Amanda Palmer, another Lexington native and one who continues to call Boston home, made music history earlier this year. The former singer of the Dresden Dolls, who persuaded her record label to drop her, used the crowd-funding website Kickstarter to solicit $100,000 from fans to fund her new album and tour. Over the course of just one month, her fans did as they were told — then threw in an additional $1.1 million for good measure.
While there have always been performers experimenting at the margins out of necessity, it’s different when mainstreamers begin doing it out of choice. “If people who are in the machine can use the power they get for good to do things outside the machine,” Nathanson says, “that’s how we’re going to get real progress.”
That is, assuming performers don’t buckle under the demands of this new model first.
IN 1990, a single mother in Newton came into a bit of money. Mary Szekely had used her software engineer salary to help put her three daughters through college, but her son had gone directly from high school to a job in community-access cable. Now she was in a position to make him an offer. Knowing her son’s ambition was to become a comedy filmmaker in the style of Woody Allen, she offered him $60,000 that he could use to attend New York University film school.
By then, Louie Szekely (pronounced SAY-kay) was a 22-year-old living in New York City and working in comedy. His stage name, Louis C.K., used the variant spelling of his last name that a camp counselor had once assigned him. Thinking the best he could hope for from an expensive NYU education would be creating a film for the student showcase, C.K. made his mother a counteroffer: What if I just skip the college part and you finance a movie for me?
When she agreed, he set about hiring a top-flight technical crew. He blew through the 60 grand, with his mother writing lots of checks to the film-developing lab favored by Martin Scorsese. The result was a 20-minute film called Caesar’s Salad. Although few people other than friends and family ever saw the absurdist flick, the experience affirmed C.K.’s belief that he was capable of producing real art and that he worked best when he exercised full control over its creation. (Although mostly forgotten, the short did attract some brief film-festival interest and spawn a lasting line of dialogue that still gets tossed around at Szekely family gatherings: “Put on your punishment panties!”)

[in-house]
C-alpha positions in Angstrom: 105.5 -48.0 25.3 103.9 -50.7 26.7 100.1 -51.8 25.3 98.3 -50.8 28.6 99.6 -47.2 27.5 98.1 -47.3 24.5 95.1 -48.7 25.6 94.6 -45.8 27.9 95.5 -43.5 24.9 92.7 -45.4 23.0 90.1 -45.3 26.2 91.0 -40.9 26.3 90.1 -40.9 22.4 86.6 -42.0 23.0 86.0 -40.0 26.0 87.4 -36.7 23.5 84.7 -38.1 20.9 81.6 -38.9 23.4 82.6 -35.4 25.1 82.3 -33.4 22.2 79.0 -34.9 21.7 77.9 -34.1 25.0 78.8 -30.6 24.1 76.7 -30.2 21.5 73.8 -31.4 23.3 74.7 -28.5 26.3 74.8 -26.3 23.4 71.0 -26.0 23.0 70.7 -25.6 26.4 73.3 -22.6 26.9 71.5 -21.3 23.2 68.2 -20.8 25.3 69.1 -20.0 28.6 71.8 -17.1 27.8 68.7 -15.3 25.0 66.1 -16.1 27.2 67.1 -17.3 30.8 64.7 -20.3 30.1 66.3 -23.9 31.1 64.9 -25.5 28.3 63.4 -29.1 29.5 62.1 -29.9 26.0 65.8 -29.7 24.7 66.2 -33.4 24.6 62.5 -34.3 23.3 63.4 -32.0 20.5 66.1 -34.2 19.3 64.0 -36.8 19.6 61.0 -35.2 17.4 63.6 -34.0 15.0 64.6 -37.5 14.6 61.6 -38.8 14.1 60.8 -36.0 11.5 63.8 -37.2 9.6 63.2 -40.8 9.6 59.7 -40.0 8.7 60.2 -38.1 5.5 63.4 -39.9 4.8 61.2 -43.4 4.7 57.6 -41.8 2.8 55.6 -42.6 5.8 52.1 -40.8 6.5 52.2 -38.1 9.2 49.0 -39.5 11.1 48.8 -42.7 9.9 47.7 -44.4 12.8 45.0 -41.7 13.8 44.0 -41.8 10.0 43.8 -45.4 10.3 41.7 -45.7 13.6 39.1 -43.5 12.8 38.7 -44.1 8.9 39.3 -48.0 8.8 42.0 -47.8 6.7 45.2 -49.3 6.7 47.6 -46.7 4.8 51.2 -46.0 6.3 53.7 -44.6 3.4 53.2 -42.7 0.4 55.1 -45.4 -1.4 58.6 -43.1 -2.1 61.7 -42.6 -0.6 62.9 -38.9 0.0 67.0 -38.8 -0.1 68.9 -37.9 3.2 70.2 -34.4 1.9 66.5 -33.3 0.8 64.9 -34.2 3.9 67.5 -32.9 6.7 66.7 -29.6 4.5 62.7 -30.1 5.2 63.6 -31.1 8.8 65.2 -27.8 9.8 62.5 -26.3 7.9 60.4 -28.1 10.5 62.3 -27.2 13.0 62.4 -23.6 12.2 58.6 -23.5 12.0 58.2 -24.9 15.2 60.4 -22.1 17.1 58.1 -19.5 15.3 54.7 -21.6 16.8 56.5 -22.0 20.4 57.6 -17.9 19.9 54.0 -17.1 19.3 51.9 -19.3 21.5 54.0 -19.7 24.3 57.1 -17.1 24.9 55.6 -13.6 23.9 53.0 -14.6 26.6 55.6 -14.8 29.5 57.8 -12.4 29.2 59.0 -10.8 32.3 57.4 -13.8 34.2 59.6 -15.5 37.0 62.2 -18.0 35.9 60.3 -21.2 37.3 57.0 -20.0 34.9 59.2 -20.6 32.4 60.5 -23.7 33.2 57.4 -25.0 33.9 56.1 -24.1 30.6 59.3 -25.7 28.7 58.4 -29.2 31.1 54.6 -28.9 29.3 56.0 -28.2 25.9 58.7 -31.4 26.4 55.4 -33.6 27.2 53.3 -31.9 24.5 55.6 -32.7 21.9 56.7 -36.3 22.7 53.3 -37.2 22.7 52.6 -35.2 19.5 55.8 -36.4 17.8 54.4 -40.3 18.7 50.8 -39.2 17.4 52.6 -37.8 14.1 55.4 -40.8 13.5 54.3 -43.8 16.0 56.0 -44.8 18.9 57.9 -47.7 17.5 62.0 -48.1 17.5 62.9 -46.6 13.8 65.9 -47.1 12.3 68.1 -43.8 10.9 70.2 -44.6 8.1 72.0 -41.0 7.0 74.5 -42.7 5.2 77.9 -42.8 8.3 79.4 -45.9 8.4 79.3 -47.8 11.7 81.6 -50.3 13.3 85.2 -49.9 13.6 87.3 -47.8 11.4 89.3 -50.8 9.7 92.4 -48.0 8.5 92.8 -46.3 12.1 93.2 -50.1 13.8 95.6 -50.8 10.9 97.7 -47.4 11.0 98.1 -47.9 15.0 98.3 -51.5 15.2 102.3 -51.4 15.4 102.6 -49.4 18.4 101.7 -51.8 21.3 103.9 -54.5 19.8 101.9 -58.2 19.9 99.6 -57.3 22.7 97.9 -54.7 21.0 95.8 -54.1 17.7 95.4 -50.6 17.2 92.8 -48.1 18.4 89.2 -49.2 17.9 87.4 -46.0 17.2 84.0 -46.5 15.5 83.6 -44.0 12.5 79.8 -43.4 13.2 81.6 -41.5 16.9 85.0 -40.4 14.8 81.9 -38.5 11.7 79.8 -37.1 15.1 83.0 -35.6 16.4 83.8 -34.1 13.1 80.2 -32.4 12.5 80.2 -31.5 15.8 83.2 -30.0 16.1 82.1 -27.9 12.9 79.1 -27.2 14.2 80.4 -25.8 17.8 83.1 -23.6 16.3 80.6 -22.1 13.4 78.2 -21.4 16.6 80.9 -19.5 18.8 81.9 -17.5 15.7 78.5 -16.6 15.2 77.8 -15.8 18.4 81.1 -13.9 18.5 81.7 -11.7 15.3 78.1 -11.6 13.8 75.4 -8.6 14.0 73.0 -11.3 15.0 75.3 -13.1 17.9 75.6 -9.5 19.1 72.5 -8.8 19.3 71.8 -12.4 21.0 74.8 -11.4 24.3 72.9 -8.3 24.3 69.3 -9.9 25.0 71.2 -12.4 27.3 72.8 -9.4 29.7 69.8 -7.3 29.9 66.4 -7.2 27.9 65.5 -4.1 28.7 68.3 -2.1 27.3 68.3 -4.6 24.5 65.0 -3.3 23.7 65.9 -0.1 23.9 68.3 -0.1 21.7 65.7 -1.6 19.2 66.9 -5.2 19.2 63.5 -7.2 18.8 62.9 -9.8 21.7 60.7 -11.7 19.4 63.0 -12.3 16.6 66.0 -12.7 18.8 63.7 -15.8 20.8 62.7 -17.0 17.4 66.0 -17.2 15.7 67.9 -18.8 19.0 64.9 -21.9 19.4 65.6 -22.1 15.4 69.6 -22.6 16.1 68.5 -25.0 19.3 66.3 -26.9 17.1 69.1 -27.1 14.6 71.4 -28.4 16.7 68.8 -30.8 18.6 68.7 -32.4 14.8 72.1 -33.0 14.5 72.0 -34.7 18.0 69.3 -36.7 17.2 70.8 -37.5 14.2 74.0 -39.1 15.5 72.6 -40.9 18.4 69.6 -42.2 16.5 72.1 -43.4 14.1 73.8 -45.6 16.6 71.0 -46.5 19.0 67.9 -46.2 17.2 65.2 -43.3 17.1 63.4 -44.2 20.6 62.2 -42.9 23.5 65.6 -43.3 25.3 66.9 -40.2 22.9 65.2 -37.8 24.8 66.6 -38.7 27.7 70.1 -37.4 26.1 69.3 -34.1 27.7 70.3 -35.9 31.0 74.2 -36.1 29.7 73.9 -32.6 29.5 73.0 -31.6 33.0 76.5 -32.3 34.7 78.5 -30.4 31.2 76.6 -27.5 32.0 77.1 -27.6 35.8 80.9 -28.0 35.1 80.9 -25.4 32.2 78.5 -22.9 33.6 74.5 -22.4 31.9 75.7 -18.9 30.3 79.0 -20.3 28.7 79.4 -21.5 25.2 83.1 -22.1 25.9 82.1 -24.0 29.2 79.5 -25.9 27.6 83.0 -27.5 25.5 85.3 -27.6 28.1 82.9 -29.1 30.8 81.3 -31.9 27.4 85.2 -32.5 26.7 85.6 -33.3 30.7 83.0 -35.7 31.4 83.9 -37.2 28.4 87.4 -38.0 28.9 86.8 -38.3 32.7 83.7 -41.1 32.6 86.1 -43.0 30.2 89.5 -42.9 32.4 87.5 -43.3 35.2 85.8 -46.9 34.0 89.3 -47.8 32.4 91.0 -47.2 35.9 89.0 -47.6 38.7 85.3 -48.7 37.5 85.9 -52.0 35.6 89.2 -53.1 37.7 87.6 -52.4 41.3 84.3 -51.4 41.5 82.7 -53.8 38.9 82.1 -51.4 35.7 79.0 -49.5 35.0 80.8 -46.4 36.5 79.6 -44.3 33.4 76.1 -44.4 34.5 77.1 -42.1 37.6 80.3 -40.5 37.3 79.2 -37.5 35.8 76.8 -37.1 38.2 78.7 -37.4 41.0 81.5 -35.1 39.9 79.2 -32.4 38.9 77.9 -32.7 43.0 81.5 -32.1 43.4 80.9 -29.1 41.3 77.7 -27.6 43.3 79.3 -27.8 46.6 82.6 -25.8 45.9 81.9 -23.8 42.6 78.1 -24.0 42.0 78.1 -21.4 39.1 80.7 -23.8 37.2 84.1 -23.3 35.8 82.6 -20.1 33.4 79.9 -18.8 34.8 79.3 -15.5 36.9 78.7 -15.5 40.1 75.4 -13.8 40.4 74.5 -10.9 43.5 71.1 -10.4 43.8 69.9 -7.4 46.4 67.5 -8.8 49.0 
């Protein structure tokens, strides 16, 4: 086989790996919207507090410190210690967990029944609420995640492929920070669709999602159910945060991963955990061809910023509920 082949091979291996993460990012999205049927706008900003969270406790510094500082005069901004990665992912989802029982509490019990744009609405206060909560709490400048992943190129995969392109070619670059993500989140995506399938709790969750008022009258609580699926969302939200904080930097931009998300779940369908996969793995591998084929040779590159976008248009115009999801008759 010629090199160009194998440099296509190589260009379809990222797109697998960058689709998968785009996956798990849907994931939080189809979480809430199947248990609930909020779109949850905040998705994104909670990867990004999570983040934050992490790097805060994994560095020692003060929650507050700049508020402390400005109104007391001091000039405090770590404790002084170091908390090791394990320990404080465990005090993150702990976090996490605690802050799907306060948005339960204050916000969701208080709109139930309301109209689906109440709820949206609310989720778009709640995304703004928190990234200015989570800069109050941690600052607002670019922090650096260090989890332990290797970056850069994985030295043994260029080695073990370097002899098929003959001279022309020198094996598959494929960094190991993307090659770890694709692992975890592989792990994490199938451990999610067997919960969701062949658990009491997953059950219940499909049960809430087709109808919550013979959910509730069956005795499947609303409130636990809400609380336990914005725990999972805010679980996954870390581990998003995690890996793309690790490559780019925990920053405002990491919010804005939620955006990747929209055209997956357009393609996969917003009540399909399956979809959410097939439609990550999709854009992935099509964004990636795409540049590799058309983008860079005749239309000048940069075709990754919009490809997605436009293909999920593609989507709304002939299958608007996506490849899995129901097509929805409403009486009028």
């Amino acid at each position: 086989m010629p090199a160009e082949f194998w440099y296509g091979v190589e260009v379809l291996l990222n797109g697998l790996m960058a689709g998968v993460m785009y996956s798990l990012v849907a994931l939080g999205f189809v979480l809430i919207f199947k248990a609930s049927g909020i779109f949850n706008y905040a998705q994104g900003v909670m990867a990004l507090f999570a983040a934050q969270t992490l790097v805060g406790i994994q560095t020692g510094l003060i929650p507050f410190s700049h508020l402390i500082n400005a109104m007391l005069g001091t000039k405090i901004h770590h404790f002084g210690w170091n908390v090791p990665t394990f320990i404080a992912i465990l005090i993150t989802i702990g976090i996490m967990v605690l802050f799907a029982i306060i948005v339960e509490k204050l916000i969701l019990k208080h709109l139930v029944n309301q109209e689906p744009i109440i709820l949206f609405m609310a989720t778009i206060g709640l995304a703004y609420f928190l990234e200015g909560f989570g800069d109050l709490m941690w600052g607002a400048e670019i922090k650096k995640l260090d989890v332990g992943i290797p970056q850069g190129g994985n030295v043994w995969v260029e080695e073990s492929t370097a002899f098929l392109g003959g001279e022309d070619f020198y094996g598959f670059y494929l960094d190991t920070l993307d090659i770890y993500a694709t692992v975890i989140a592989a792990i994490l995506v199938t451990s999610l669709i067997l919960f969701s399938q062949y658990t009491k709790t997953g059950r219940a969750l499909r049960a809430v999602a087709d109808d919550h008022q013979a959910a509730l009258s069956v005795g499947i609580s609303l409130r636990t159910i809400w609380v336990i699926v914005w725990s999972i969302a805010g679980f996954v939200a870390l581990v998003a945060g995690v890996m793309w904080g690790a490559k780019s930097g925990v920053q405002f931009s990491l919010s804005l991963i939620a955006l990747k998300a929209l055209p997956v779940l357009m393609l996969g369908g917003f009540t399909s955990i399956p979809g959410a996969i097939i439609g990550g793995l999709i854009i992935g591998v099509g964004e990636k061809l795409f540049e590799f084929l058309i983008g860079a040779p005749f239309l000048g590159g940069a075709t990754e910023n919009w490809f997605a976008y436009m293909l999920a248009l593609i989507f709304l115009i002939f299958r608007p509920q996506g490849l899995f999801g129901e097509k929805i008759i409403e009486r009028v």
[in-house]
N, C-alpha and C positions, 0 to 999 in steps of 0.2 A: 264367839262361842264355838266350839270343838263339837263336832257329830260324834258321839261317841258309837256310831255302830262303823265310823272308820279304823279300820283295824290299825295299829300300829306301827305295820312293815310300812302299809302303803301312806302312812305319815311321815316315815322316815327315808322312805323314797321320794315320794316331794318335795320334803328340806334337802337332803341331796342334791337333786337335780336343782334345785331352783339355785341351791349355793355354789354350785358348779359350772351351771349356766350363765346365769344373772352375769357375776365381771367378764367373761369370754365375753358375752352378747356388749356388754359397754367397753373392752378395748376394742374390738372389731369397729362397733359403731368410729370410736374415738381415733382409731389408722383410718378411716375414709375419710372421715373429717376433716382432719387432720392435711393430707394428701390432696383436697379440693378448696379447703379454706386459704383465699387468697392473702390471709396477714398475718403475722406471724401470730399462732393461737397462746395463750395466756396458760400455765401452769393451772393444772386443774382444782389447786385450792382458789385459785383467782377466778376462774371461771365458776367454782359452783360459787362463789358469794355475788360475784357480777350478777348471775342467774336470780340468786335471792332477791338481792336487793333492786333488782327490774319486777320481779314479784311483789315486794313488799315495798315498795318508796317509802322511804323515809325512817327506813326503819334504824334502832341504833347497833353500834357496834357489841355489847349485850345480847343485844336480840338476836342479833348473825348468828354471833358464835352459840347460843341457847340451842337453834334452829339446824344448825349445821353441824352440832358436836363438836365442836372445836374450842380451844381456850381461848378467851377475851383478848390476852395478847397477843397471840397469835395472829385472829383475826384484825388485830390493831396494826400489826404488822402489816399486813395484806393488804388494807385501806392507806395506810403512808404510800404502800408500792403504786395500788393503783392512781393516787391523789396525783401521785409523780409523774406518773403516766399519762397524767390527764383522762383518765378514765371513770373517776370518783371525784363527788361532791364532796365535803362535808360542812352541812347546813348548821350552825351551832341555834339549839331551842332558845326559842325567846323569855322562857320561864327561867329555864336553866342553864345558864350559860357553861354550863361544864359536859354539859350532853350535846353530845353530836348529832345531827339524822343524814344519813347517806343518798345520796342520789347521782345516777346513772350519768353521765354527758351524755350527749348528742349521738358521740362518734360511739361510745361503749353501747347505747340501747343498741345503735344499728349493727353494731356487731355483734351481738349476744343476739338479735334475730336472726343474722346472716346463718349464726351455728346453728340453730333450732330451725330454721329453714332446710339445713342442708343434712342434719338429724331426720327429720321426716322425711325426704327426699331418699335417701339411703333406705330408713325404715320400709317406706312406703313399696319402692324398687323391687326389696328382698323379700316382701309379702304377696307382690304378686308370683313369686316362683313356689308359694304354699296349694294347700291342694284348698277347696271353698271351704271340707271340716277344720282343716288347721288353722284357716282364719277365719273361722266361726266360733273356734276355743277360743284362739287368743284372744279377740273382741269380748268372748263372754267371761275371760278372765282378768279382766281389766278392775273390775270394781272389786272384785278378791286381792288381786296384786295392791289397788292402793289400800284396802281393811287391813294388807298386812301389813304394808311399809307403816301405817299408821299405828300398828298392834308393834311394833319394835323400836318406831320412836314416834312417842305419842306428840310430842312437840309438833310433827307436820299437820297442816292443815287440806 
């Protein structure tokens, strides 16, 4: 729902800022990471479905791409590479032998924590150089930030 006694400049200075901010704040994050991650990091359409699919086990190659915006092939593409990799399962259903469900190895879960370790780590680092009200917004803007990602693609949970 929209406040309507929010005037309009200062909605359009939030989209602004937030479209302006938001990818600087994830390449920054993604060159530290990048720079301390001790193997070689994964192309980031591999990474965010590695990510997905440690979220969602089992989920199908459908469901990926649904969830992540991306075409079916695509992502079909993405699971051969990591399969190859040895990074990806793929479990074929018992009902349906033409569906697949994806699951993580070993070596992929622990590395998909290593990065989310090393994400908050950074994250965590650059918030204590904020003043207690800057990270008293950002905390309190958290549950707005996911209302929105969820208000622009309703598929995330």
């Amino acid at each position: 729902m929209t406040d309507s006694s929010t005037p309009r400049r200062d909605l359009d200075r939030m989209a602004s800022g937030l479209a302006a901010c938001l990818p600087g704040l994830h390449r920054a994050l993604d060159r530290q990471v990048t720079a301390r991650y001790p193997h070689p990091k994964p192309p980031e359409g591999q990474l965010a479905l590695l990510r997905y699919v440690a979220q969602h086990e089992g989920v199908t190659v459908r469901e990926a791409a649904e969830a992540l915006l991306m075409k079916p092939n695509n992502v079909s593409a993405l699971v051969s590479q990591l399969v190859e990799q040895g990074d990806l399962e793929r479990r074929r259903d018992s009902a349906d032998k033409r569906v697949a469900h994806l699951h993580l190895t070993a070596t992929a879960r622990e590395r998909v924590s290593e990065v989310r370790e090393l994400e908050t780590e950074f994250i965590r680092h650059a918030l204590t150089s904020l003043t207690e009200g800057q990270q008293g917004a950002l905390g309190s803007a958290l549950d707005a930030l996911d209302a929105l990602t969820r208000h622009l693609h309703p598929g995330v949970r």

Despite a career that would find him writing for the biggest names in comedy — Chris Rock, Conan O’Brien, David Letterman — C.K. never bought into the collaborative process as practiced at the major studios and networks. His first chance to direct a Hollywood release, Pootie Tang, turned into a profound professional embarrassment. The studio took the film away from him and re-cut it, but still kept his name on it. Roger Ebert equated the 2001 release to “one of those lab experiments where the room smells like swamp gas and all the mice are dead.”
I first met C.K. in 2004, when he was working on a sitcom pilot for CBS. By then, he had cultivated a devoted though still relatively small following, keeping his fans engaged by obsessively editing and uploading clips from his stand-up shows and posting them on his website. After CBS hollowed out his show with a fusillade of network notes and then declined to pick it up, C.K. returned to the road. During the next year, I spent a lot more time with him as he worked on his HBO sitcom, Lucky Louie, but that show was canceled after just one season. Again, he returned his focus to honing his stand-up act and growing his fan base through more clips and blogging on his website.
C.K. finally hit it big with his third show, FX’s Louie, now airing its third season. Not coincidentally, it’s also the one over which he exercises the most control — he writes and directs all the episodes and edits most of them on his laptop — all without any network interference. (When he received a handwritten fan note from Woody Allen earlier this year, a stunned C.K. immediately called his mom.)
Unlike the many comedians who view life on the road as something to be endured until a lucrative TV deal comes along, C.K. actually enjoys taking his act around the country. “I want to go to Cincinnati and talk about my kids and shake hands with weird people who live in trailer parks,” he once told me. Still, I never detected in him the same visceral need to commune with fans that Matt Nathanson and Amanda Palmer clearly exhibit. For C.K., the high level of fan engagement seems more like the currency he uses to purchase greater creative control.
His new Ticketmaster-free tour, then, has become a twofer. He gets to thank his fans by giving them the cheapest tickets around (even putting in measures to try to block scalping), and he gets to extend his artistic control into a new realm. When he announced his unusual initiative, he received applause from some unexpected quarters. Ticketmaster CEO Nathan Hubbard tweeted, “We love what @LouisCK is doing,” adding that he wished more people “had the stones” to do it.